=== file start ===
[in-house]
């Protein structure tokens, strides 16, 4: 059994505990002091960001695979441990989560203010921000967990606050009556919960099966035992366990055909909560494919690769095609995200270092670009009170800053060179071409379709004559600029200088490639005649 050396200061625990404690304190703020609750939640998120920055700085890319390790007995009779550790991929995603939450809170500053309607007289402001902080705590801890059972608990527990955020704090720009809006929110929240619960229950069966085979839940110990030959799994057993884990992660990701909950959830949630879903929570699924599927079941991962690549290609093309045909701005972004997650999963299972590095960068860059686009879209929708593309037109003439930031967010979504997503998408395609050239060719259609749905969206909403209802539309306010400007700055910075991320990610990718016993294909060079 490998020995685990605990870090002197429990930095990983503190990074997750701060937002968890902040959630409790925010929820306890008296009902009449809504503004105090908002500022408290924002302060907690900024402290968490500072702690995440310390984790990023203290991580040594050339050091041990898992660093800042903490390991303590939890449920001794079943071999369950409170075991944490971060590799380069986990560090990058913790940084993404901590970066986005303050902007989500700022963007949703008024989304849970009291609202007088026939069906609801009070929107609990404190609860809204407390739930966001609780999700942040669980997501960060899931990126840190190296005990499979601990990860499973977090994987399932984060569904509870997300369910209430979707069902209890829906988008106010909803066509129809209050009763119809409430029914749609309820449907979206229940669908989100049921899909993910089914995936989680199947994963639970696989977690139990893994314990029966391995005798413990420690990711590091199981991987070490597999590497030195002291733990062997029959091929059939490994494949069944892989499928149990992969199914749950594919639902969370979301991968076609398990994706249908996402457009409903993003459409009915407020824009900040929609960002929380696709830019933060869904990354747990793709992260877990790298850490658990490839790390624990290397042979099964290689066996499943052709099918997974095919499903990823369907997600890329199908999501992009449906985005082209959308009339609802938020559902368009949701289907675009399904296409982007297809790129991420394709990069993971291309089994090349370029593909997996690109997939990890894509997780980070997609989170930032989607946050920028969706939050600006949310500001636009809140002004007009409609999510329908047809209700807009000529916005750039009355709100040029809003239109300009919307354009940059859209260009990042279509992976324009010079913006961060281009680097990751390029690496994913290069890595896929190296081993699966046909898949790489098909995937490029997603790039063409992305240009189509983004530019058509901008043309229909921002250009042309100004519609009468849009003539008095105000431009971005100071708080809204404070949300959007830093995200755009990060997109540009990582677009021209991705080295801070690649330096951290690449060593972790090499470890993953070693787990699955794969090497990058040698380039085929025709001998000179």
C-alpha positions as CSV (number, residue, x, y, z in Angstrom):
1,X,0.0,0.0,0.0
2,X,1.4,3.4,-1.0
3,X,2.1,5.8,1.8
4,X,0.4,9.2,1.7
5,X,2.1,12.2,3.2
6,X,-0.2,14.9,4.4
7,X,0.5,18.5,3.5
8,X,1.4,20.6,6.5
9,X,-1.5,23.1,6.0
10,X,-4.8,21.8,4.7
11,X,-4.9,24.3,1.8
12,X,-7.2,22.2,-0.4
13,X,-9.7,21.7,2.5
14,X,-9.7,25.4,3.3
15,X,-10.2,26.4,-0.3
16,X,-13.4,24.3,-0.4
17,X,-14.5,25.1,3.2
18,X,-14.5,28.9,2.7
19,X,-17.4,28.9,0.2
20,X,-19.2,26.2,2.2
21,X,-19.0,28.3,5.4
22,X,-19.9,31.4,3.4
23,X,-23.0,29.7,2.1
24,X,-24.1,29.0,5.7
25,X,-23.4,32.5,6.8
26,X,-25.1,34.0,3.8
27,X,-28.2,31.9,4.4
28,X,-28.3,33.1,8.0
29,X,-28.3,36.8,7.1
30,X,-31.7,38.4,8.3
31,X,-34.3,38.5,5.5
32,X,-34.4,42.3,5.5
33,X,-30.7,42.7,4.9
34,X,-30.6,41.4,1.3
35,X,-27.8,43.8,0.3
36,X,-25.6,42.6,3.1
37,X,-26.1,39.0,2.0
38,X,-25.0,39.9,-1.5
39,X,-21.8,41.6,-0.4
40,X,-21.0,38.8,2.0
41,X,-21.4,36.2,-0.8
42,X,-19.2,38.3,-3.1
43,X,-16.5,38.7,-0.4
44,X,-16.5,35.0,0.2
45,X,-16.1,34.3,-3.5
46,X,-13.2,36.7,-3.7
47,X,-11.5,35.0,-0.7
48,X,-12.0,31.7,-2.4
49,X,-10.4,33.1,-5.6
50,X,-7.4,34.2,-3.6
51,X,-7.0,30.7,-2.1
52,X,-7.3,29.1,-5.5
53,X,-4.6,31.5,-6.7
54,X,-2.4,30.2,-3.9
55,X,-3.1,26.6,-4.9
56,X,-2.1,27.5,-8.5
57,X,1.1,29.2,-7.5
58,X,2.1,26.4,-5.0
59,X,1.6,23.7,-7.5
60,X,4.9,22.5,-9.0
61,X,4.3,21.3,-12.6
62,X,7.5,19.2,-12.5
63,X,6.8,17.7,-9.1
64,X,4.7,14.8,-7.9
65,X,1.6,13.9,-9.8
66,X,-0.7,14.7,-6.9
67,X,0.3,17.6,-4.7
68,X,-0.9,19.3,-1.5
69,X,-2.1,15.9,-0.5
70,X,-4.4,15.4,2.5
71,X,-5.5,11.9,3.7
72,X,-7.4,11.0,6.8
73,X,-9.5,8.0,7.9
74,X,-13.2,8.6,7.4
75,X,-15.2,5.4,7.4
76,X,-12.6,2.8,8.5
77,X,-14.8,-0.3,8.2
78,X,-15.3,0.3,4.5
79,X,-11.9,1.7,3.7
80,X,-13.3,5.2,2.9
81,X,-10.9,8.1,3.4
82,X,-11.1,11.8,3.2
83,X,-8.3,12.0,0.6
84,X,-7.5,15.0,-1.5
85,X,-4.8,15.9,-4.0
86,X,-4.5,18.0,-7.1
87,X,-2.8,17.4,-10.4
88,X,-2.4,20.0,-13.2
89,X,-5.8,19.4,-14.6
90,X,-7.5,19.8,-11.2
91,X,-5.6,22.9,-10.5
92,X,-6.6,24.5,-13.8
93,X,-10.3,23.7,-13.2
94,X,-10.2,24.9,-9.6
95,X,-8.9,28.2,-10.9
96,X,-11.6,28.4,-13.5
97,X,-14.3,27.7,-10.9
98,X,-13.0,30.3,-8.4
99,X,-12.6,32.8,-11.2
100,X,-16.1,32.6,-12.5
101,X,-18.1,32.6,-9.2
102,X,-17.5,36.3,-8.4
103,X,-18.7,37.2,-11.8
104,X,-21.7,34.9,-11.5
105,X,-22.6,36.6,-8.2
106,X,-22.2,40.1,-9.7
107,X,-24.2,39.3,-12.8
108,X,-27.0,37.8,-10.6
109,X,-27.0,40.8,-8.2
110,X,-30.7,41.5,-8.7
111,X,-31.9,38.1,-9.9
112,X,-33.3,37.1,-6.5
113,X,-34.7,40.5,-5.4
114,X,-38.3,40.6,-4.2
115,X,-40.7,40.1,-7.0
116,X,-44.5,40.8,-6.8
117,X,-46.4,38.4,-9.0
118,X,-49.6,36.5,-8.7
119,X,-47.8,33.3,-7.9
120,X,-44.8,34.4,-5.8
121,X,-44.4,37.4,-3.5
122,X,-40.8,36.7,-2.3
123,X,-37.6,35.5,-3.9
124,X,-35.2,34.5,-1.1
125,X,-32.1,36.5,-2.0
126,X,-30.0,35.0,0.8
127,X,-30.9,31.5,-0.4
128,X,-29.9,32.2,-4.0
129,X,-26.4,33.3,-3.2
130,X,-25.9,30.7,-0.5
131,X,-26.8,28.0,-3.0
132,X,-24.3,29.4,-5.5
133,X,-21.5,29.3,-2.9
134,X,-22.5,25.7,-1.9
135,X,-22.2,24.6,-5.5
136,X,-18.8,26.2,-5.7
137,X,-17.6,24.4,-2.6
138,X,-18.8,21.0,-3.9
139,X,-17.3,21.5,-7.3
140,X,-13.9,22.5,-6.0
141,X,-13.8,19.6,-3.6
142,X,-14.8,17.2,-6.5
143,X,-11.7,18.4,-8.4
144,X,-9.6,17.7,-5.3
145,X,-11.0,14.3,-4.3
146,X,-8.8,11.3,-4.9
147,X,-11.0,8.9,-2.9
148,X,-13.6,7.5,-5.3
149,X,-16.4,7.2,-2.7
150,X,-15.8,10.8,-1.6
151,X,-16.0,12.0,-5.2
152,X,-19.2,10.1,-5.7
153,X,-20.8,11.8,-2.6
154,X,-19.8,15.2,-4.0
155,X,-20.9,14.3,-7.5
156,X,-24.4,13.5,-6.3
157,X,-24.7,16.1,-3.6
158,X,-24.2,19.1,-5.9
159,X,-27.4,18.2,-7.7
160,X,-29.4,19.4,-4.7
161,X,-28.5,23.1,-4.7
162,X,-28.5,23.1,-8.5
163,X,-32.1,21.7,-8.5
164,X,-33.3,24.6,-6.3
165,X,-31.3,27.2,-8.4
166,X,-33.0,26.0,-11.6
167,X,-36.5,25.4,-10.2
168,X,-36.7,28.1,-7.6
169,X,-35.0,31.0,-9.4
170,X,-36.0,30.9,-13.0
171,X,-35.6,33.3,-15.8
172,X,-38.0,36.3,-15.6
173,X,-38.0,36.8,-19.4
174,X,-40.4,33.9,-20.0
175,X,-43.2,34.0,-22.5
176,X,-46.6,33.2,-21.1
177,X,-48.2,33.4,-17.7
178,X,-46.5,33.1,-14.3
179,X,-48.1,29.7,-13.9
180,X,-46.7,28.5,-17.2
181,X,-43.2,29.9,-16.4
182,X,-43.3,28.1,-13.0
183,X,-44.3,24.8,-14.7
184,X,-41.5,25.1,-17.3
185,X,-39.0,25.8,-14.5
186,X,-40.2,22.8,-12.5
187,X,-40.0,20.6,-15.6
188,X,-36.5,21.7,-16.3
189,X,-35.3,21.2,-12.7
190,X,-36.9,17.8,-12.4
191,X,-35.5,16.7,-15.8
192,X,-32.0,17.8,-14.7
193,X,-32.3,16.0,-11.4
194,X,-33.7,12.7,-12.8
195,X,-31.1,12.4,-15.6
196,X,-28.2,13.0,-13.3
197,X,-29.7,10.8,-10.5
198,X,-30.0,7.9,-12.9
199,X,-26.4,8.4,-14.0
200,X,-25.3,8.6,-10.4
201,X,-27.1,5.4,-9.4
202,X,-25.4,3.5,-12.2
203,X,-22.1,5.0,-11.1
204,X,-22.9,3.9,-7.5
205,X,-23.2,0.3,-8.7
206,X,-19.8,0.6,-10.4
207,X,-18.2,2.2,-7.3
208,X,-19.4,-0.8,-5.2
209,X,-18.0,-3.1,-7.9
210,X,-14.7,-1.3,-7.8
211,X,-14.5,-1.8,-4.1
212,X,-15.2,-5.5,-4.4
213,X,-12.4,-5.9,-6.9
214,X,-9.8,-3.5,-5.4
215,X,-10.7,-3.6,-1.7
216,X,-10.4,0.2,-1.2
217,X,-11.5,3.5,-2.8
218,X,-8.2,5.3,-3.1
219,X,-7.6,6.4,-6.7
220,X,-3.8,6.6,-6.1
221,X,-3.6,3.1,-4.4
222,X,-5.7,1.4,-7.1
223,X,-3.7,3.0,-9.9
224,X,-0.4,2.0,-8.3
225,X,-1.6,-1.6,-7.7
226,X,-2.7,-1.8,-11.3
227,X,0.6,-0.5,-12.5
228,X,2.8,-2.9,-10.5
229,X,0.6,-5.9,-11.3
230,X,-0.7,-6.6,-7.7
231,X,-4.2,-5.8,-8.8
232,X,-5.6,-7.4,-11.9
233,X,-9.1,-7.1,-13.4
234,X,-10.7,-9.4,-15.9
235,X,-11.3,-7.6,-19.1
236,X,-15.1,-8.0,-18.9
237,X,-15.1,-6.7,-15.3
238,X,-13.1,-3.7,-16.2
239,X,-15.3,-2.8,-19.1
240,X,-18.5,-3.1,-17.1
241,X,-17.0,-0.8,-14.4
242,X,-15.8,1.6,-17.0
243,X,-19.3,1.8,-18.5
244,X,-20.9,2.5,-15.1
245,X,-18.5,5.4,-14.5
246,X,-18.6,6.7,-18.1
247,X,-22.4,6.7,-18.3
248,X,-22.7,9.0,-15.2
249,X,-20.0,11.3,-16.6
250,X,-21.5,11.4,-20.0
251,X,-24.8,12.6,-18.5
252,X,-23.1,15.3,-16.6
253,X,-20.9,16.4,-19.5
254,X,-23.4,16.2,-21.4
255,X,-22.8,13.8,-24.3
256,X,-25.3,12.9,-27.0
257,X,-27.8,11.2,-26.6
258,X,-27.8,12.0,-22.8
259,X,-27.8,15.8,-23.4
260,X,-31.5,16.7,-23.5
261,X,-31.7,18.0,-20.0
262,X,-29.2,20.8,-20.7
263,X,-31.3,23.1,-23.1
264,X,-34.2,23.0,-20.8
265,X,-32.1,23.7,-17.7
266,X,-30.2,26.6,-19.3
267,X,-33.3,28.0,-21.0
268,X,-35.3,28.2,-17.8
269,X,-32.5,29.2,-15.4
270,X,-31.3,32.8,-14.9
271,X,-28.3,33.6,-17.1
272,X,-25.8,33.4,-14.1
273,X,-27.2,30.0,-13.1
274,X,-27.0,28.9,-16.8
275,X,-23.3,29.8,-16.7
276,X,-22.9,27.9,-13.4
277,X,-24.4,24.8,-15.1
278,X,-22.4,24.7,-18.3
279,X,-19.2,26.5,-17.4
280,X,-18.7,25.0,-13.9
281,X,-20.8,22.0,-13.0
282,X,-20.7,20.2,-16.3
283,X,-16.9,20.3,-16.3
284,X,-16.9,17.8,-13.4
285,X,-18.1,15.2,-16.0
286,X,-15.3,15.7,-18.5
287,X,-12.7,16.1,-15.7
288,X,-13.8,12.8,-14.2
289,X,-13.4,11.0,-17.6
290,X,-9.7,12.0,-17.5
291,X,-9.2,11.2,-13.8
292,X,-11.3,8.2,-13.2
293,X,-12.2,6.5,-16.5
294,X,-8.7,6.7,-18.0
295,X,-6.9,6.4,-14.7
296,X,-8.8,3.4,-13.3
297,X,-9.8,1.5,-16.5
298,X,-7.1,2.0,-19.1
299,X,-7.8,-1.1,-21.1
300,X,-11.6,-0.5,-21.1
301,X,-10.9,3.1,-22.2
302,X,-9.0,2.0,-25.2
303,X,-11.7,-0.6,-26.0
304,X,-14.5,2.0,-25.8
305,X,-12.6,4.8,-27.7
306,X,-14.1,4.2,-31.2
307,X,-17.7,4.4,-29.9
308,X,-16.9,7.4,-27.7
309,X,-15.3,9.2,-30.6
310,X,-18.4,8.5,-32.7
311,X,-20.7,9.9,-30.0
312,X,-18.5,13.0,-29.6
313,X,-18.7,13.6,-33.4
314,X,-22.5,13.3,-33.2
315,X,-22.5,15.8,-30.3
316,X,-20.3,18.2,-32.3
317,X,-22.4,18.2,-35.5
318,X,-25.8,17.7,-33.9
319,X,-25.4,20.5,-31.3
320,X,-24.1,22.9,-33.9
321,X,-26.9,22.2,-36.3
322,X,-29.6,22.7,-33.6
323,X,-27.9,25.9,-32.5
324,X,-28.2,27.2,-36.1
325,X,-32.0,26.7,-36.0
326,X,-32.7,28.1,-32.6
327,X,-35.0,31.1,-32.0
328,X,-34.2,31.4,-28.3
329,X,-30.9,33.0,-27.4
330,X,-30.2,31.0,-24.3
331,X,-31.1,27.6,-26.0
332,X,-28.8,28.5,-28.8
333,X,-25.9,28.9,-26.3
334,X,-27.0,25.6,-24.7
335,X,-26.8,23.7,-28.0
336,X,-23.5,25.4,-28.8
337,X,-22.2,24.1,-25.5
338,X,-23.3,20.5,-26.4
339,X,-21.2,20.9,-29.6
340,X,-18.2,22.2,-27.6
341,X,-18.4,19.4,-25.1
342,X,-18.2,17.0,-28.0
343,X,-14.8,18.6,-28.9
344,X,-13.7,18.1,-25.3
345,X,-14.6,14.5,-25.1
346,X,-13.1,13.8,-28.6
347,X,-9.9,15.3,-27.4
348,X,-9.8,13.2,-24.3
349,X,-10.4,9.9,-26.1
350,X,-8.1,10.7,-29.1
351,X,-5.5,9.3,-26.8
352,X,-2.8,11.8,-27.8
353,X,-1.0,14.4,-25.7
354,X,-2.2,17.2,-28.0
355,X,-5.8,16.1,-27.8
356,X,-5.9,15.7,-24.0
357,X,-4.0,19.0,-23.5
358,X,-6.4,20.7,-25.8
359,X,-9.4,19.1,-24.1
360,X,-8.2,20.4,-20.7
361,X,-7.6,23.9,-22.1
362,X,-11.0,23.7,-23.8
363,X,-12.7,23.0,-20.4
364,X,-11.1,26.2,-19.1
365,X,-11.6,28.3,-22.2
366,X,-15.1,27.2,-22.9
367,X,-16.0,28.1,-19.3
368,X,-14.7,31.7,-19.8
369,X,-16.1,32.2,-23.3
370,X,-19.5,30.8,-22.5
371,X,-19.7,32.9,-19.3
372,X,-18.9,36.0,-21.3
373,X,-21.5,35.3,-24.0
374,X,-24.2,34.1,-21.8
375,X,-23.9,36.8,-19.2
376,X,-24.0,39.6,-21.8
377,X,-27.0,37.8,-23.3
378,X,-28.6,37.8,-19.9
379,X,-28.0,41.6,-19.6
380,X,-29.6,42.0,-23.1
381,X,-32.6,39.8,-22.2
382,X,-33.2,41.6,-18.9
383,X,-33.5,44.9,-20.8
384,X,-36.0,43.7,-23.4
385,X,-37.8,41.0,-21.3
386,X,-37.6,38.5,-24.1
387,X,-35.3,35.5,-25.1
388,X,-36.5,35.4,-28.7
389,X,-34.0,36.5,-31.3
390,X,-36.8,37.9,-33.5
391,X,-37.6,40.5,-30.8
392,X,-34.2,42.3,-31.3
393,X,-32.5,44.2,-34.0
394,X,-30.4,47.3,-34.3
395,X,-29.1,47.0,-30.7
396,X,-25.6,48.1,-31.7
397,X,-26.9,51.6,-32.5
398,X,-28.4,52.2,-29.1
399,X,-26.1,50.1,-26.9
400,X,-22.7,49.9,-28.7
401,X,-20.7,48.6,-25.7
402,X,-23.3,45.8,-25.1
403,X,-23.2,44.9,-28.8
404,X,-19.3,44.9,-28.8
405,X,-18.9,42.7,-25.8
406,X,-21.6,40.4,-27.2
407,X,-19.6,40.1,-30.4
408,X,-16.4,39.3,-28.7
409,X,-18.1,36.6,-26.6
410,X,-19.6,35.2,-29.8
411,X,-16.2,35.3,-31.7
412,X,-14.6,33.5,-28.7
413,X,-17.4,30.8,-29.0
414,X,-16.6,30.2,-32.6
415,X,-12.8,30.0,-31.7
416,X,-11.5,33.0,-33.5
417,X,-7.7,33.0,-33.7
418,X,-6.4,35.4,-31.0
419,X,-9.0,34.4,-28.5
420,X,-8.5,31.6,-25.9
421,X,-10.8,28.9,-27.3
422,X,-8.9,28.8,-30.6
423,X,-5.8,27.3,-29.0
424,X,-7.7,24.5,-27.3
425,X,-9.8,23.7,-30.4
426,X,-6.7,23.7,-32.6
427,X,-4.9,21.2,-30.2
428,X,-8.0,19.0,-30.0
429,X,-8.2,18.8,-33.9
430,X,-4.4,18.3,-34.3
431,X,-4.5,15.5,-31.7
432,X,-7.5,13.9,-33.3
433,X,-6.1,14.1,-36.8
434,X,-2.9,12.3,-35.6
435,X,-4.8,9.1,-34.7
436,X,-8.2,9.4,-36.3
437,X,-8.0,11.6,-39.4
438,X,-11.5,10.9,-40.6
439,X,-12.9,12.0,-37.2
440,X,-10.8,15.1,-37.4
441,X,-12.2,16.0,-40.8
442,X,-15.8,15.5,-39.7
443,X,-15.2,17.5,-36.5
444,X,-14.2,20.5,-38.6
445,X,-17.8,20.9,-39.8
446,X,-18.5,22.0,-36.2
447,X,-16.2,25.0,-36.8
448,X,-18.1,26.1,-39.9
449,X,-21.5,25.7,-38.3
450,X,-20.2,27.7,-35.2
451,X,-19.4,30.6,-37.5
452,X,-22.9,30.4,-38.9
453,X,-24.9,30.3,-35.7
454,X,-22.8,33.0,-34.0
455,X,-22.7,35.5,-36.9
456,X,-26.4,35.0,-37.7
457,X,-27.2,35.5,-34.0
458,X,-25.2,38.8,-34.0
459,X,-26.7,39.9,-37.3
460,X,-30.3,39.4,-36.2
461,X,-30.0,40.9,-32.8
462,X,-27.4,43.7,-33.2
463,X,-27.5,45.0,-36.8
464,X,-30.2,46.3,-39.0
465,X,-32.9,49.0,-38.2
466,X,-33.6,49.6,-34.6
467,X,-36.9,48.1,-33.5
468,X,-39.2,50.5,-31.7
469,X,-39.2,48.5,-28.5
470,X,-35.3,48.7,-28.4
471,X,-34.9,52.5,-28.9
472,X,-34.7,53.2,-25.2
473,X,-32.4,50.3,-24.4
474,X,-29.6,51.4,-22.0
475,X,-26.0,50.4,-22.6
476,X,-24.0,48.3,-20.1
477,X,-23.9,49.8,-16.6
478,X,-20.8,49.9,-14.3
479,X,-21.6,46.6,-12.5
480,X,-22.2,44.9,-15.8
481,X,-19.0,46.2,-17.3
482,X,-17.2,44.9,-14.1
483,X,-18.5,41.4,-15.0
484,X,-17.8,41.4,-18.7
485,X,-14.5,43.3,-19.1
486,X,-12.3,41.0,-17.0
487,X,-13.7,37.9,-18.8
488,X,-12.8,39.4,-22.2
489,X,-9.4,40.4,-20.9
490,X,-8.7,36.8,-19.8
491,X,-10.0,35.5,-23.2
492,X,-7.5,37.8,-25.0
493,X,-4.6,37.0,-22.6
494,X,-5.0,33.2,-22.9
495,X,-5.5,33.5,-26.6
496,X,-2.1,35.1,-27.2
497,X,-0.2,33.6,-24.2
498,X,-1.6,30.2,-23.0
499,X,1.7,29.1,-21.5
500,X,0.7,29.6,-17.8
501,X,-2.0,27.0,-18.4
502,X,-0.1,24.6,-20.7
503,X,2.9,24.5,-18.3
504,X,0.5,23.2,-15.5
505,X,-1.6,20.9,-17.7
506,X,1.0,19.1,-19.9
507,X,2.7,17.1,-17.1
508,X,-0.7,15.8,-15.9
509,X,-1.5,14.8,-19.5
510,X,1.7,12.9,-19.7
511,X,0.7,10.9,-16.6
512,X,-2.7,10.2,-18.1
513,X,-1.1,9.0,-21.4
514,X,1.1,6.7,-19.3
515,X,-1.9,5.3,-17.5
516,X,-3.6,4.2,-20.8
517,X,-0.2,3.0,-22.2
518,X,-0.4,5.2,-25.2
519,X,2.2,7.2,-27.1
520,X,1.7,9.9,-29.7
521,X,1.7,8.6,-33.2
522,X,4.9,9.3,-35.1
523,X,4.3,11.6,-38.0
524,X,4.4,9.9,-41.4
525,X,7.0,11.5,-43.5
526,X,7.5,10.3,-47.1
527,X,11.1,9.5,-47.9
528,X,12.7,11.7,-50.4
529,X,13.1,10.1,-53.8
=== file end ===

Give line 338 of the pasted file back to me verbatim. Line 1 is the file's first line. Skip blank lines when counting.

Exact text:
335,X,-26.8,23.7,-28.0